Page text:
Garcia's debut novel, Anonymous Rex, introduced the human guised Velociraptor Vincent Rubio, a down-on-his-luck private investigator dealing with his partner's death with a haze of cilantro and basil addiction. Turns out his partner's death wasn't an accident, but the result of an investigation into dinos clandestinely experimenting with inter-species (meaning dino and human) reproduction. In tailing the various suspects in this tasteless conspiracy, Rubio wrestles with his own mixed feelings towards a gorgeous human female. And feelings aren't the only thing he gets to wrestle with. Warning: sex scenes may not be suitable to those without a sense of humour.

Garcia latest book, Casual Rex, is a prequel in which Rubio and his partner are on the case of a cult of dino-naturists (in which the clothing-free lifestyle, in this case, means literally letting your tail hang out) whose deprogrammed defectors commit suicide under suspicious circumstances. Along with gratuitous dino sex scenes (the sort of thing the Natural History Museum never covered), there's also a group of cross-dressers (male dinos who wear human female forms) and the theft of a prosthetic penis (don't ask -- just read the book).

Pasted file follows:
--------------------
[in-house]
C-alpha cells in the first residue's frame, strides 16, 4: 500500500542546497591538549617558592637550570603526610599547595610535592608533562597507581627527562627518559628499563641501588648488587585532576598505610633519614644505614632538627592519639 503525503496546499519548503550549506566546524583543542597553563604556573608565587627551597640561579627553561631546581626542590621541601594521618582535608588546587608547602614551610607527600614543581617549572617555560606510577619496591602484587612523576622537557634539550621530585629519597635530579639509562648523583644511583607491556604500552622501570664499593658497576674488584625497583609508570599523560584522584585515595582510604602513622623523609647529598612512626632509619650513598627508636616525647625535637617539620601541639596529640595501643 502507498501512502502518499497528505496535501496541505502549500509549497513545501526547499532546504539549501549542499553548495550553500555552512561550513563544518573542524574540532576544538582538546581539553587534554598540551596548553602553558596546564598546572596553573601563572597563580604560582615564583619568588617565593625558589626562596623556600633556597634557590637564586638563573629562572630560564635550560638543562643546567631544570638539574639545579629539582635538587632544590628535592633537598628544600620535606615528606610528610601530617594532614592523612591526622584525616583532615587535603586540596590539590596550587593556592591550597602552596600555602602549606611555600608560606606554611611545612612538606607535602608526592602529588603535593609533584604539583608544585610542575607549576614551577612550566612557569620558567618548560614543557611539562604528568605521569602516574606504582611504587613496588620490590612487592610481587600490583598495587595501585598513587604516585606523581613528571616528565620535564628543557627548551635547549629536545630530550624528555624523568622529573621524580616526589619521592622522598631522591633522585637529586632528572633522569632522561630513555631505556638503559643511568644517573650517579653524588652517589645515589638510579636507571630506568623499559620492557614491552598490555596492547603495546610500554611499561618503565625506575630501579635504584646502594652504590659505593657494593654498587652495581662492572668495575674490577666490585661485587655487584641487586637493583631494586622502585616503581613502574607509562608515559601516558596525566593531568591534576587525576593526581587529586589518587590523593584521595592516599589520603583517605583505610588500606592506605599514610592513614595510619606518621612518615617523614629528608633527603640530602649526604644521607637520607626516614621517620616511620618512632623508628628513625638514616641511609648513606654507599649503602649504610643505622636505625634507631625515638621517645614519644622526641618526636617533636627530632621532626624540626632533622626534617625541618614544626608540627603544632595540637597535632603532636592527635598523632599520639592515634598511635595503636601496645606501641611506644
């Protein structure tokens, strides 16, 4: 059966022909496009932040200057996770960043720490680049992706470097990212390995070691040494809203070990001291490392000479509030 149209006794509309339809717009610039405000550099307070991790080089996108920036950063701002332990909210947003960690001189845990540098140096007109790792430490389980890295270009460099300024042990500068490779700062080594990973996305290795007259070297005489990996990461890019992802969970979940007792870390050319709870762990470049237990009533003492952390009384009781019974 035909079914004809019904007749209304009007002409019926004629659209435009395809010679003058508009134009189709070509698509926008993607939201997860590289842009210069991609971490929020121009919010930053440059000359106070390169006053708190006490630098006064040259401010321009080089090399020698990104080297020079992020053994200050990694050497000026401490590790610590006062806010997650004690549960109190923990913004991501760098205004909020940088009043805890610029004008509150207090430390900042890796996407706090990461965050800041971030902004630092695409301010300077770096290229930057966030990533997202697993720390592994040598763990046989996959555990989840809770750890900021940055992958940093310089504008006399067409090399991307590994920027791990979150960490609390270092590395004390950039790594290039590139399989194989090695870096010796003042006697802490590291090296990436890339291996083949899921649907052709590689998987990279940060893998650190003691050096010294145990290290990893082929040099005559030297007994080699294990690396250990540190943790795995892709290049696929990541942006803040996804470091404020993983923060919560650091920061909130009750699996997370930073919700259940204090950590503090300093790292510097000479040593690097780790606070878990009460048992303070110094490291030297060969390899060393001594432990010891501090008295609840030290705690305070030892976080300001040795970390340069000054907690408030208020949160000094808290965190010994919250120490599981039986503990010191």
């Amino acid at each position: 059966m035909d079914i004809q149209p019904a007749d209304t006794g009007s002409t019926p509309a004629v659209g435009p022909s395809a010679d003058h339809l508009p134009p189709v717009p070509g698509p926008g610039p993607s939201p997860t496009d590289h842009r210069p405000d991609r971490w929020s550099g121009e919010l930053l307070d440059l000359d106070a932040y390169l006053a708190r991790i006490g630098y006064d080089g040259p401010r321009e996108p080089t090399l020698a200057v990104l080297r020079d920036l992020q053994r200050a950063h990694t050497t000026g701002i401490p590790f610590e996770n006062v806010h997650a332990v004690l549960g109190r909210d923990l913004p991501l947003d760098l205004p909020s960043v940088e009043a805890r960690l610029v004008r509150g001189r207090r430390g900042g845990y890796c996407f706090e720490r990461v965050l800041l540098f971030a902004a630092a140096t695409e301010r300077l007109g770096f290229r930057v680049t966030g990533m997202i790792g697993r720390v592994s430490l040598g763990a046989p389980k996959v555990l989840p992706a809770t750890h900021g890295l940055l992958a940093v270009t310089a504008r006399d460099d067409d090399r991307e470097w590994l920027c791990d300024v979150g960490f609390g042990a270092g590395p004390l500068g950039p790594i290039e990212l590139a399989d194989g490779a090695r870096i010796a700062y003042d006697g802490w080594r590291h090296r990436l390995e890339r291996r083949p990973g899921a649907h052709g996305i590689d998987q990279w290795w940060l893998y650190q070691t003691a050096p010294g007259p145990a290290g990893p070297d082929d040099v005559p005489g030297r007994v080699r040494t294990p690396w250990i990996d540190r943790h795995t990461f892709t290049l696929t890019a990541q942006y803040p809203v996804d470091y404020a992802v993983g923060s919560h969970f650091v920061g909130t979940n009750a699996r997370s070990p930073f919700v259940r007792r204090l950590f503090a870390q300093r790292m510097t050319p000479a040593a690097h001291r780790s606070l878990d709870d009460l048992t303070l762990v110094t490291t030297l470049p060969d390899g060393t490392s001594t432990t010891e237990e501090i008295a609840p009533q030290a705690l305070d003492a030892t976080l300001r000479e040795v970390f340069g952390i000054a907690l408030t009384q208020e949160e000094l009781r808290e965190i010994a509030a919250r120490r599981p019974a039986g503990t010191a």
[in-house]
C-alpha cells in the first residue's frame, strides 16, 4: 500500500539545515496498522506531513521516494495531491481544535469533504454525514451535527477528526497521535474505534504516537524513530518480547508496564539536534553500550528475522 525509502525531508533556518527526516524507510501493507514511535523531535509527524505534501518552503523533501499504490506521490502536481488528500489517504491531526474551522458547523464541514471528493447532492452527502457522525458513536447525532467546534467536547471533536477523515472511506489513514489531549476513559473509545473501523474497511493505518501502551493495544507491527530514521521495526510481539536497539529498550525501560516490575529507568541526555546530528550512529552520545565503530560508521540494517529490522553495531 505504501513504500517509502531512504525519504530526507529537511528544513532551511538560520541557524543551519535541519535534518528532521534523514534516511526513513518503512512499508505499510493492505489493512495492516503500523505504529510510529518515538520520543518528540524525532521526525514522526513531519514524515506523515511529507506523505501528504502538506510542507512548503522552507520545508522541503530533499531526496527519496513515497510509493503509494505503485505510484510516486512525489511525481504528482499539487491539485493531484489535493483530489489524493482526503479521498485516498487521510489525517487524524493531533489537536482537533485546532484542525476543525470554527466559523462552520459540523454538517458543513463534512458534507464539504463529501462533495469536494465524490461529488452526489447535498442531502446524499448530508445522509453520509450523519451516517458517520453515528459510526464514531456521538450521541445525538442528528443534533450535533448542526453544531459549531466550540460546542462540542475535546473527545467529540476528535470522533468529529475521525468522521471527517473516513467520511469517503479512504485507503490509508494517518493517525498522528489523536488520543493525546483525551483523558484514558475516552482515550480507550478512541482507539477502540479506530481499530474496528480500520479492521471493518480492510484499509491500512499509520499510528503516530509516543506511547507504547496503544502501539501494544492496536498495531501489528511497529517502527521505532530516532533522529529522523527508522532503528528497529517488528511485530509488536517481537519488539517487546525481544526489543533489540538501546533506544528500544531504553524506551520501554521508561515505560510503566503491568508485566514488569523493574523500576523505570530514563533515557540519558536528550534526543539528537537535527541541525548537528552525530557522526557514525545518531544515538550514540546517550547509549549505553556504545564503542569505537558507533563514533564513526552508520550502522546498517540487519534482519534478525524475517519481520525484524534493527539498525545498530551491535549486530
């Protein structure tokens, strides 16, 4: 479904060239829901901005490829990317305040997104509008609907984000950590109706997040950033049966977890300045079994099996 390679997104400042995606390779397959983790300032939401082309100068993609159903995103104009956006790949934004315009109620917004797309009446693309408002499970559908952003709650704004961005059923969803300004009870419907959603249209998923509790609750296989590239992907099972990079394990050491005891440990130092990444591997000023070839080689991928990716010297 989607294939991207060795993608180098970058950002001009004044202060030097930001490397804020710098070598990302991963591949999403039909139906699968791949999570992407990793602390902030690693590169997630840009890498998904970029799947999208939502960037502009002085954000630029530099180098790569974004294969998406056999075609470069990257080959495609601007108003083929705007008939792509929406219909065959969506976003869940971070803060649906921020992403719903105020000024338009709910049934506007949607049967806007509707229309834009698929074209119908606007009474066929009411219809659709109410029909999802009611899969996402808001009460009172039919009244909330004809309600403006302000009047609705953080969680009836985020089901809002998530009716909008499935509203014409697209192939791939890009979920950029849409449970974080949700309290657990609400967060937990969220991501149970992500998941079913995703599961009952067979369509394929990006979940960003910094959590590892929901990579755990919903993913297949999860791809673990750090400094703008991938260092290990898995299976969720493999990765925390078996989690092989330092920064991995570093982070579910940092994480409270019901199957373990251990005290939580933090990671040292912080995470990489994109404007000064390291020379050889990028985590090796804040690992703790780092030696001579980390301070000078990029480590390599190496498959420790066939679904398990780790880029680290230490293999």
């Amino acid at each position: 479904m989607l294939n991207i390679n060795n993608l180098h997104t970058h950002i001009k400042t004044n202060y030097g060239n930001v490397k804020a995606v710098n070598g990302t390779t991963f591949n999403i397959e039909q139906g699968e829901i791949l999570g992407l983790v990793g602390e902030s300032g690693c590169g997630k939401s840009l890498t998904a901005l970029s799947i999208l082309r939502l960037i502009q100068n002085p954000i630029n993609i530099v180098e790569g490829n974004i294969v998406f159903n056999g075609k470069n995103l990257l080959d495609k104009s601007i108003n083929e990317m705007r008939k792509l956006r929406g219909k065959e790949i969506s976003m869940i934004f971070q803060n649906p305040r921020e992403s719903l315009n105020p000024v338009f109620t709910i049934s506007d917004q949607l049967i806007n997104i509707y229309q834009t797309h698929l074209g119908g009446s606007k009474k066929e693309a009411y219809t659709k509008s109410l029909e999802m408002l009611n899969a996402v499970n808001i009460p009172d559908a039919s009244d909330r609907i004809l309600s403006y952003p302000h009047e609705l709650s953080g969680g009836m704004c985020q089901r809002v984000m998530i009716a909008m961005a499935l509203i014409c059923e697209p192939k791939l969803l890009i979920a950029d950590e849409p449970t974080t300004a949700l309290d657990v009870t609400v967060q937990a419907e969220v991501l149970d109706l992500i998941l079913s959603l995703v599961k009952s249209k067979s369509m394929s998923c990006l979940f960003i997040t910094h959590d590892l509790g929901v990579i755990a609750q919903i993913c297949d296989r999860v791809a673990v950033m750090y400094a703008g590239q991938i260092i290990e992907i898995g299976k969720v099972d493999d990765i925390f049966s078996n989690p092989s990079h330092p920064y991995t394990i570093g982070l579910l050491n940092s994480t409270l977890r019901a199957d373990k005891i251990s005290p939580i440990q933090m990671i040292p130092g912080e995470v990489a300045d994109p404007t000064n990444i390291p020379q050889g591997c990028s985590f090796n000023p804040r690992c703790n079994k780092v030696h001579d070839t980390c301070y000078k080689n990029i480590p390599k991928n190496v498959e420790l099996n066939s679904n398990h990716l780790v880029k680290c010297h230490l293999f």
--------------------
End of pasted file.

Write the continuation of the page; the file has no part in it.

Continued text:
And there's going to be more, not only in Garcia's next novel, Hot and Sweaty Rex, but a new television series under development for the SciFi Channel, tentatively slated to premiere in January 2002. To try to figure out what kind of strange mind Eric Garcia has, we asked him some equally strange questions. The evolving conversation went as follows.

A disturbed-looking fan comes to one of your book signings and says, "Well I'm a Brontosaurus accountant who just wants to thank you for finally giving us the right artistic treatment, unlike that Spielberg guy who thinks we're a bunch of raving monsters. I mean, beings from outer space are cute, but a co-native species is made out to be a bunch of havoc wreaking morons, give me a break." How do you respond?